-        The property owner follows a local cultural norm, for example talking to the child’s parents and letting them know of the theft. 
-        The property owner’s insurance company (and other associated private governance institutions) will handle this. 
-        Others decide for the property owner – who never signed that contract!

In which situation is a libertarian society most likely to survive and thrive?

-        In the first, not likely if others don’t agree with the conclusions of the property owner.
-        Quite likely.
-        Quite likely
-        By definition, no.

The result of the first method if there is a disagreement (shooting a child for stealing an apple, for one example) will be chaos, gangland, and intergenerational feuds.  What happens to the libertarian society in this case?  Where is the NAP? 

Returning to Block:

“Our intellectual enemies claim that free market anarchism, or anarcho capitalism, would be chaos. You [not me] are playing into their hands.”

Do you want to achieve and maintain a libertarian society?  Certainly, the non-aggression principle must be respected; generally accepted cultural norms will set boundaries for what is and isn’t acceptable; finally, institutions of governance are necessary.

I have referenced before, and will again, Ryan McMaken’s recent post.  Anarchy does not mean infinite choices; anarchy does not mean perfect choices.  Anarchy means finding the situation that best fits your choices.  This means decentralize political power everywhere, always.  With each decentralization push for the next one.


So, in short, governance is the rule and order that comes from people voluntarily submitting to the rules, social norms, expectations, etc of cultures and groups with which they voluntarily affiliate that provides some level of guidance and direction to interactions.

Differing from government, wher[e]in the association is not voluntary and enforced top-down.

Or something like that. 

Something exactly like that.

The farmer shooting the child violates the non-aggression principle.

The resultant chaos will end the libertarian, private property, society.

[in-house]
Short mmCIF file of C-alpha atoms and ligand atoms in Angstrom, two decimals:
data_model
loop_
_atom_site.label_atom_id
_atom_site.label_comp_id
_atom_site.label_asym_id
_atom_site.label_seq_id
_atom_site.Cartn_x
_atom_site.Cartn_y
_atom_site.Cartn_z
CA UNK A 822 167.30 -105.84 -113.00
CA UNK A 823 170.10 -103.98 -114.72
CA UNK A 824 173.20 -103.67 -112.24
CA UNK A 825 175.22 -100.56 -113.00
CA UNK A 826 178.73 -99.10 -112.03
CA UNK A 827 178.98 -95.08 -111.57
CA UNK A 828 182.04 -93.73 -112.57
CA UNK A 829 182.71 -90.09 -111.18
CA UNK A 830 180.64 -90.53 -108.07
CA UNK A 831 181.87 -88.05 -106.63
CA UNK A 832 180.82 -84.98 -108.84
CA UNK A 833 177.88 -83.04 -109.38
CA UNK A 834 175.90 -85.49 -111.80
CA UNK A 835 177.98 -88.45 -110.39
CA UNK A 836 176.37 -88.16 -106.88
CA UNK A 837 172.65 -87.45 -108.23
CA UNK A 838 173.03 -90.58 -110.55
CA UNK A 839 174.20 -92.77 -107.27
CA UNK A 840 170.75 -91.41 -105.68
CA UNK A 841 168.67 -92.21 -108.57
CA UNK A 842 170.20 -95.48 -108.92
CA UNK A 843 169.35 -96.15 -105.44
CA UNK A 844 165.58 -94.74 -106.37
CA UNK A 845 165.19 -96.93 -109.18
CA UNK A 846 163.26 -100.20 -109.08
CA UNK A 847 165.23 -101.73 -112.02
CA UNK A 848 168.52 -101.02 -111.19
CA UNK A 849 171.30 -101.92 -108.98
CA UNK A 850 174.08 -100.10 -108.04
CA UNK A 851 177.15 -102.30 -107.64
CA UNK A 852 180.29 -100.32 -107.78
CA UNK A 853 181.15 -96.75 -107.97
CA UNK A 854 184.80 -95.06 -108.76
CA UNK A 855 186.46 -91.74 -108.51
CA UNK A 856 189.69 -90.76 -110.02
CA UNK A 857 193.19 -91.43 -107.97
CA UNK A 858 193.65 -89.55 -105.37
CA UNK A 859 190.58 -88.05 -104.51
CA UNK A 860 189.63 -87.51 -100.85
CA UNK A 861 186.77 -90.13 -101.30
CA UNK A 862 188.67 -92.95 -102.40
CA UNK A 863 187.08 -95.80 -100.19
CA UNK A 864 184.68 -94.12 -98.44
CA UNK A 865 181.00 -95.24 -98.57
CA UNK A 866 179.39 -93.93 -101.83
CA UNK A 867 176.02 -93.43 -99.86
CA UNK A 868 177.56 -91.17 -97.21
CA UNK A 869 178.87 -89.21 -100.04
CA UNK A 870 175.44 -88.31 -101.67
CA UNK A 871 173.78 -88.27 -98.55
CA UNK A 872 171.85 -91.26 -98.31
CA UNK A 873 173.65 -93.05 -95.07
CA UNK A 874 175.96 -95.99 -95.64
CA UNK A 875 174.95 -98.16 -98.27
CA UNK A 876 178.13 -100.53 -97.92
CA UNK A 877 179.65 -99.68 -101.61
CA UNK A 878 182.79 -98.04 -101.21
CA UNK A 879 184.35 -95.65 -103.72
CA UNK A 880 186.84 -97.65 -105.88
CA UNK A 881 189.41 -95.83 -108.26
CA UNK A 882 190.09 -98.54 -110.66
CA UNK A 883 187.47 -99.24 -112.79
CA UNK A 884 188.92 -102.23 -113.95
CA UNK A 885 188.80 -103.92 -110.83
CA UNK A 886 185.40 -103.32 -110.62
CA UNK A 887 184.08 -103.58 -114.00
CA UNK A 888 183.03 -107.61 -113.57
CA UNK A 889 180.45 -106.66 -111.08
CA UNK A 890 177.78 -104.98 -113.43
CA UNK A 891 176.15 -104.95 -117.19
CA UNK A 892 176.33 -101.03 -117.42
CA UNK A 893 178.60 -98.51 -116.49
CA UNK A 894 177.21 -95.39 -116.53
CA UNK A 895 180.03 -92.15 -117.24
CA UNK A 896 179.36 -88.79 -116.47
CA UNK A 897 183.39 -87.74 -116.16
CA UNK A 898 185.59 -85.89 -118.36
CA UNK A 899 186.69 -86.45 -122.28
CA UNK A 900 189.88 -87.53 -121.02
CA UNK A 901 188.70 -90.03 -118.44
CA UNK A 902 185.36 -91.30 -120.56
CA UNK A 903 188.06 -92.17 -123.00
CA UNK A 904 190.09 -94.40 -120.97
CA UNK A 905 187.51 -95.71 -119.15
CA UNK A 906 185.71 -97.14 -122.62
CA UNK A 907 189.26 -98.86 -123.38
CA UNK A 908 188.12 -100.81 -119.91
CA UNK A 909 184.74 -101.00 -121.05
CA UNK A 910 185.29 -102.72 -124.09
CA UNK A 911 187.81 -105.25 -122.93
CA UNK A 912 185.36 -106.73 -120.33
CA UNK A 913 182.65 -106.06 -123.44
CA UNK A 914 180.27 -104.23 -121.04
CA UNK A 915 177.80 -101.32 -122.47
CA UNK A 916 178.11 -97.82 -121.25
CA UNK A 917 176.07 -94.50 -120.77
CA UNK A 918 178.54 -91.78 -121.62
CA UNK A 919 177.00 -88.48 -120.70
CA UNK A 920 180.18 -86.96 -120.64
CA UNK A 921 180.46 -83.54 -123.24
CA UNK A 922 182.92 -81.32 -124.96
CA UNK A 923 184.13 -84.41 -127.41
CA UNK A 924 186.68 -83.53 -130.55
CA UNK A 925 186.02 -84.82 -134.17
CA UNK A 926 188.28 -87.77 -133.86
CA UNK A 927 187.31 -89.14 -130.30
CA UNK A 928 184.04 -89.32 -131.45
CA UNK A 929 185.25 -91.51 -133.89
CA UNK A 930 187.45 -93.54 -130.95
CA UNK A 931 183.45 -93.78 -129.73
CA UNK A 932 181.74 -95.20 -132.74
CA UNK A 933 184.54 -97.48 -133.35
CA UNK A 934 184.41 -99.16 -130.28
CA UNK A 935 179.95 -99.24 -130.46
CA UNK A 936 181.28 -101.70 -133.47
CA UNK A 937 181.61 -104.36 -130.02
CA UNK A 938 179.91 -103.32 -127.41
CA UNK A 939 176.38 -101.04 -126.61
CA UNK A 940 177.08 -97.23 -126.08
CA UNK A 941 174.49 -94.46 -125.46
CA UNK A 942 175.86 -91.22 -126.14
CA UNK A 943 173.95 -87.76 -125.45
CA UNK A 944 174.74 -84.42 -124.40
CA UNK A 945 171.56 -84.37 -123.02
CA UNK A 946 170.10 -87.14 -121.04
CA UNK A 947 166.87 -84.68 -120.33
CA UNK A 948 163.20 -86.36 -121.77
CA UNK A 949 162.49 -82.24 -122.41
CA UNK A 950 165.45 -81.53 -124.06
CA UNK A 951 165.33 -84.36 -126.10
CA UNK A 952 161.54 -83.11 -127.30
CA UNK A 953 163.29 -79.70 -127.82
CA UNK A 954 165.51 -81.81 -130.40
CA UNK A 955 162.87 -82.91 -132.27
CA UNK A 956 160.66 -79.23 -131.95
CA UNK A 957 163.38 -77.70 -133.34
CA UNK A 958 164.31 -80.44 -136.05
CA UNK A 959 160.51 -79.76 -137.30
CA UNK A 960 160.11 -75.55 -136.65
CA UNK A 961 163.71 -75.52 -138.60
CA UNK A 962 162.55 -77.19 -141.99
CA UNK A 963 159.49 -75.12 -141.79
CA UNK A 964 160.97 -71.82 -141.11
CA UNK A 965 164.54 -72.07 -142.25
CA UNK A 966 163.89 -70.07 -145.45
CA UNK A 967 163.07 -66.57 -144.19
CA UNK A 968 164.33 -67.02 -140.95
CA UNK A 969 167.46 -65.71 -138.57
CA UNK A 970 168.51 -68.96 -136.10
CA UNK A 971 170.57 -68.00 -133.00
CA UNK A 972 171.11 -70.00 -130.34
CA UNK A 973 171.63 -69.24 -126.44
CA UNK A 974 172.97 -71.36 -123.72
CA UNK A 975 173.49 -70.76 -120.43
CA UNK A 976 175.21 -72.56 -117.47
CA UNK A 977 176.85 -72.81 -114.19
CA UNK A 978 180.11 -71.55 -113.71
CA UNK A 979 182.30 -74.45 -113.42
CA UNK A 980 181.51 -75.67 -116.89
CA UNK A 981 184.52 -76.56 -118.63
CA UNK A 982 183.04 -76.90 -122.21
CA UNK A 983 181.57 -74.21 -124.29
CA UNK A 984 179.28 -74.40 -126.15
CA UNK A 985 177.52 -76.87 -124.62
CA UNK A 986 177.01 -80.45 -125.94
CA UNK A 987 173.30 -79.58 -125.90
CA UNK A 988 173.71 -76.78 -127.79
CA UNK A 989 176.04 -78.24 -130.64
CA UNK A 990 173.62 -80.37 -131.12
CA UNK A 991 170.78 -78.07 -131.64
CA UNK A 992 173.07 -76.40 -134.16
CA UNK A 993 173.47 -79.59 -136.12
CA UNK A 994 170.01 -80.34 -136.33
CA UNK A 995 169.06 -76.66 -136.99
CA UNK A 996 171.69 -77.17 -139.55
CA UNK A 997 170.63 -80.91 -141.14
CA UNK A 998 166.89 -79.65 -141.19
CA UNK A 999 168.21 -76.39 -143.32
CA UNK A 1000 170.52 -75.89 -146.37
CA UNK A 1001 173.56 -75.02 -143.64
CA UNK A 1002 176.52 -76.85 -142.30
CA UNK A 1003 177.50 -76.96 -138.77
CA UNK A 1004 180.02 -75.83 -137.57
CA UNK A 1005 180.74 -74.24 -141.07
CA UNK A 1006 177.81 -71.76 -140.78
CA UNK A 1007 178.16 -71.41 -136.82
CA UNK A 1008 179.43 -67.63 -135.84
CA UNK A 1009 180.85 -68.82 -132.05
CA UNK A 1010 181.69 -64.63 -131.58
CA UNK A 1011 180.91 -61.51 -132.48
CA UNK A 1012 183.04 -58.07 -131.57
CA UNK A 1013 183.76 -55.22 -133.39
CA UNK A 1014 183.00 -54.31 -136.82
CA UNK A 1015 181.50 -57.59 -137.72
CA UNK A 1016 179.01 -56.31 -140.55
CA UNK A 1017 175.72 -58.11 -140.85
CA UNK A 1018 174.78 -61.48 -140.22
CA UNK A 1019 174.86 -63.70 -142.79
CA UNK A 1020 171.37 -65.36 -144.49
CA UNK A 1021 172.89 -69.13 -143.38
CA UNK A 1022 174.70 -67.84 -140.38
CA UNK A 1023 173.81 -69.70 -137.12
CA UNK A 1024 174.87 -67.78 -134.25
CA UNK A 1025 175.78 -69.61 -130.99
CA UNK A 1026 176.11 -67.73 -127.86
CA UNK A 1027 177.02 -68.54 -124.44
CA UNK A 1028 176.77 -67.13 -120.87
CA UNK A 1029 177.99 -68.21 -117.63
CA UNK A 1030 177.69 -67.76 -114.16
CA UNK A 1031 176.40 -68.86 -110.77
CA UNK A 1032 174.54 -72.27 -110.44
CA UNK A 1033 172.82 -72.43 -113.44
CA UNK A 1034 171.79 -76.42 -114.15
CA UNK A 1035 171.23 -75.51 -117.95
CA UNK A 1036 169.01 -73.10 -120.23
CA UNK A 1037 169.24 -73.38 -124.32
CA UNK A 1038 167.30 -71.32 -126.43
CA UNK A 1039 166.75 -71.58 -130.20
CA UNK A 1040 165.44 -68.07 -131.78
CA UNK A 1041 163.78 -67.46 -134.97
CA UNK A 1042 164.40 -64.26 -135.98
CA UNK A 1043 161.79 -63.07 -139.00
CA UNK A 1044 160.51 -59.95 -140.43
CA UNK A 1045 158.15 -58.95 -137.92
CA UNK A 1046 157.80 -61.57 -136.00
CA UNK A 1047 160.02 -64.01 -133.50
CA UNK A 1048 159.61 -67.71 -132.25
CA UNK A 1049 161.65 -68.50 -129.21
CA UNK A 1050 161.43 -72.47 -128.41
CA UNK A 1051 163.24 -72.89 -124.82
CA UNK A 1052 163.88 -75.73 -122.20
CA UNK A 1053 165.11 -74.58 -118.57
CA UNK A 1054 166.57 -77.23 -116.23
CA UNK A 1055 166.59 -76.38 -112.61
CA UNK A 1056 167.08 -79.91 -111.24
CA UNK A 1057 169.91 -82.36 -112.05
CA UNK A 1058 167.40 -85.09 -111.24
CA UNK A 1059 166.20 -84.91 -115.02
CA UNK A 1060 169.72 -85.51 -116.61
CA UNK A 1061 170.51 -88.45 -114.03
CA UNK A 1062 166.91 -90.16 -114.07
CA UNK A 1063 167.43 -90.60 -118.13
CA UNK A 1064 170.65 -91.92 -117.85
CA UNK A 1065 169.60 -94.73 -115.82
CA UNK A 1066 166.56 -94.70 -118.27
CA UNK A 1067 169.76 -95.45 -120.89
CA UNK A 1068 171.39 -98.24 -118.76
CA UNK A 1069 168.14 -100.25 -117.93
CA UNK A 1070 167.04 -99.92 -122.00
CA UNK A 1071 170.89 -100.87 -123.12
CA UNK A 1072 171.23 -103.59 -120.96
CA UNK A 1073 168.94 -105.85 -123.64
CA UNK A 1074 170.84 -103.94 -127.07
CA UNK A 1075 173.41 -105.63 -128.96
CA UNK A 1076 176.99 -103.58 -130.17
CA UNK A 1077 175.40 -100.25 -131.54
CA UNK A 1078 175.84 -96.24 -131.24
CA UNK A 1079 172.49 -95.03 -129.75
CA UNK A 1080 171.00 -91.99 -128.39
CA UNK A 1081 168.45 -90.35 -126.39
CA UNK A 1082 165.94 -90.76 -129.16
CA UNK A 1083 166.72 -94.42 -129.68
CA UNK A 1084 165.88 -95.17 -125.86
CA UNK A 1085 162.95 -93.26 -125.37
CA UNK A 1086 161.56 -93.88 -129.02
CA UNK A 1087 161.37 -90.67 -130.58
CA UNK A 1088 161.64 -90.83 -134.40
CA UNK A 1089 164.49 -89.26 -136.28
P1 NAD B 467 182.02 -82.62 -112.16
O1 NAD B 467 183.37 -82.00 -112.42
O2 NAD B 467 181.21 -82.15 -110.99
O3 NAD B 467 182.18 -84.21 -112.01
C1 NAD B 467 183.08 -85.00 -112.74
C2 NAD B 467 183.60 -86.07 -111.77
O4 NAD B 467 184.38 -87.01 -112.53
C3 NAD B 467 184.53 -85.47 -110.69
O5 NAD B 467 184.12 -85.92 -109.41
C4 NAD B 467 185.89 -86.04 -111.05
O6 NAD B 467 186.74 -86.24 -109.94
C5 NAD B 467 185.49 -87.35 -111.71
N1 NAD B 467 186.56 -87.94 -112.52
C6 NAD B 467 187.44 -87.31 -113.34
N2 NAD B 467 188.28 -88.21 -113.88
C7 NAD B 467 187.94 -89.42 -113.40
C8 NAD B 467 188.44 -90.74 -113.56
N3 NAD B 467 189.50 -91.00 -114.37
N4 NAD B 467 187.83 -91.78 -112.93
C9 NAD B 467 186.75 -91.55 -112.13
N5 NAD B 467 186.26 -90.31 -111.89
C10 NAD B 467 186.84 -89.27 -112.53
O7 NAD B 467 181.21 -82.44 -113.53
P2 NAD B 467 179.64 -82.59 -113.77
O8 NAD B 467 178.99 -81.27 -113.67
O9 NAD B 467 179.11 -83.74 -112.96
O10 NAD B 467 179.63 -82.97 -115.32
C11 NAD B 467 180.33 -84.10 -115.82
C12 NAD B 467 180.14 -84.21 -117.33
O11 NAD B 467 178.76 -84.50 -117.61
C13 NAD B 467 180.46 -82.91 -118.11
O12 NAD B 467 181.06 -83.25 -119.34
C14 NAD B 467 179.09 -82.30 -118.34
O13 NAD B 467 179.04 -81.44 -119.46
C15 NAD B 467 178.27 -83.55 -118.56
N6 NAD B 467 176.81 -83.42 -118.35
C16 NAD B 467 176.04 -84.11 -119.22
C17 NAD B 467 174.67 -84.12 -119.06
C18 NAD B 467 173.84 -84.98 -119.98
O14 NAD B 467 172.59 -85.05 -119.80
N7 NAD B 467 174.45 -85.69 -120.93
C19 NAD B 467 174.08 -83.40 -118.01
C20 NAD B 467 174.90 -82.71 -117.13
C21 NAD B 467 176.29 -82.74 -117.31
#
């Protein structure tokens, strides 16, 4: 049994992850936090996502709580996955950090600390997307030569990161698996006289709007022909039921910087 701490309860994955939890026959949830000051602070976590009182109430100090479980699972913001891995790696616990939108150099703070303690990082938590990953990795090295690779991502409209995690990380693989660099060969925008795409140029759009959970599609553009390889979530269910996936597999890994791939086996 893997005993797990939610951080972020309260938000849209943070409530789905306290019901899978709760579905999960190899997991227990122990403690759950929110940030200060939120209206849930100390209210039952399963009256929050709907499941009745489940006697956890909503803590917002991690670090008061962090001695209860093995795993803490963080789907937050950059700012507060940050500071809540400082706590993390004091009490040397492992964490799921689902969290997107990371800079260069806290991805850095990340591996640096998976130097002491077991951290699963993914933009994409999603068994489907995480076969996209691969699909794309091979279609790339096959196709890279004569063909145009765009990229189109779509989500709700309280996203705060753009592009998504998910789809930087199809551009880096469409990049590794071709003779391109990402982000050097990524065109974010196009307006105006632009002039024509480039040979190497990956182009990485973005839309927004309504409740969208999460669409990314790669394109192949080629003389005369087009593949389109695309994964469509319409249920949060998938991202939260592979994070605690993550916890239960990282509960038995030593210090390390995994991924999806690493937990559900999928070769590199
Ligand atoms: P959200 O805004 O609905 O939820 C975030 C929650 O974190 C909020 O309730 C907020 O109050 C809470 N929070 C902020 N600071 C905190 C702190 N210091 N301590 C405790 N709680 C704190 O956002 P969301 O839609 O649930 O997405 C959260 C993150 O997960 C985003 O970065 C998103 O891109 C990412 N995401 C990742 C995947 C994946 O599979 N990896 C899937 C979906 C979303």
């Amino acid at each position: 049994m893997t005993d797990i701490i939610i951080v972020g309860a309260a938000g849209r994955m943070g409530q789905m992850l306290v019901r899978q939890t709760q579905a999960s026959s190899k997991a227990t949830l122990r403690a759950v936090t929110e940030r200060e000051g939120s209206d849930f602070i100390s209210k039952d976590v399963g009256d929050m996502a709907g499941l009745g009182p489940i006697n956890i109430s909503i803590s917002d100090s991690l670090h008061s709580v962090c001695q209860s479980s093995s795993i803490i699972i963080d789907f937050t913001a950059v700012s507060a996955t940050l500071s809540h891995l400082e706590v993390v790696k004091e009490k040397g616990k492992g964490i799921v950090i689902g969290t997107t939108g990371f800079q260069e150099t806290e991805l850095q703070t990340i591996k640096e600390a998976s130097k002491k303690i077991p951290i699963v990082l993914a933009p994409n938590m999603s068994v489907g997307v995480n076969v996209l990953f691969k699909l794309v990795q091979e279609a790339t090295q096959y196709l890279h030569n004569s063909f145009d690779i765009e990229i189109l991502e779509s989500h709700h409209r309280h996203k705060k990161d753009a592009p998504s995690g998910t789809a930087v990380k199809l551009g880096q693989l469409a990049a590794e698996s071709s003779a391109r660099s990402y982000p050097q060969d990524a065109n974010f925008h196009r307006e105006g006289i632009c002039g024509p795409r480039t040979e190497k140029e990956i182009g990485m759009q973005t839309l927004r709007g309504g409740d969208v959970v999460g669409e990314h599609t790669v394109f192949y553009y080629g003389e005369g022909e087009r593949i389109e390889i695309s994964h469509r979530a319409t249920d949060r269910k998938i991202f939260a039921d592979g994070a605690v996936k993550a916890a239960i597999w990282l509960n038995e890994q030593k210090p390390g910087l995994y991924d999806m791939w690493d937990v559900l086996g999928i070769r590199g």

1. Boy, Bionic, you really can put a fine point on an issue.
    But basically, I agree. The NAP ***legal*** institution is one thing. The ***social*** norms are another. Much like in the all too inferior situation today.
    Say a guy dating my daughter grabs her titty without permission. Well, this is technically "sexual assault", which entails massive police and court actions to rectify. Or, I could just got over to his house and punch him in the nose.

    1. In the libertarian community where I would live, you would be free to punch him in the nose!

    2. I should add...unless it was my son, in which case I would punch him in the nose.

    3. In Wenzel's PPS the guy dating your daughter could simply make an assertion that your daughter violated the NAP, and that touching her breasts was just retribution.

  2. I am in substantial agreement with bionic mosquito.

    In "The farmer shooting the child violates the non-aggression principle," it all depends on the circumstances.

    Was it plain light of day, that the trespasser and violator was an unarmed child, that indeed it was a child, that it was an isolated event, infinite etceteras.

    Chances are that I would not be that farmer but to what degree does the NAP requires an individual to put himself in possible jeopardy and in his own property?

    1. The long-running narrative - the backstory, if you will...

      Wenzel claims that the victim of aggression is the sole person to determine punishment.

      I offered (at least I am pretty sure it was me) the example of a child stealing an apple. Is the farmer justified via the NAP to exact the punishment of the death penalty?

      I don't recall that I developed the example further - was the theft and shooting in the dark of night, was the theft one day and the shooting the next day - in broad daylight and without jeopardy to the farmer, was the child carrying a toy that was mistaken for an AK-47, did he aim this toy at the farmer?

      I offered none of these. Others have made this more complex - not me, I am a simpleton. The question is simple: if the victim has the sole right to name the punishment, what if the victim chooses the death penalty for stealing an apple?

      Is this consistent with the NAP (theory)? Separately, would such an action be conducive toward achieving and maintaining a libertarian society (application)?

      Simple questions; no need to complicate this.


  3. I agree with NAP but it is guided and constrained by my Christian belief.

    Unless a society has enough common beliefs and culture, the chances of adjudicating NAP violations are nil. After all, it is in the handling of the violations that we find the friction.

    I think it is the point you have been making for a long while.

  4. BM: The farmer shooting the child violates the non-aggression principle.

    Unless apparently it's the farmer's culture to permit shooting children, then BM is okay with it? Does this make you a "culturetarian" (need to invent a word I guess) not libertarian?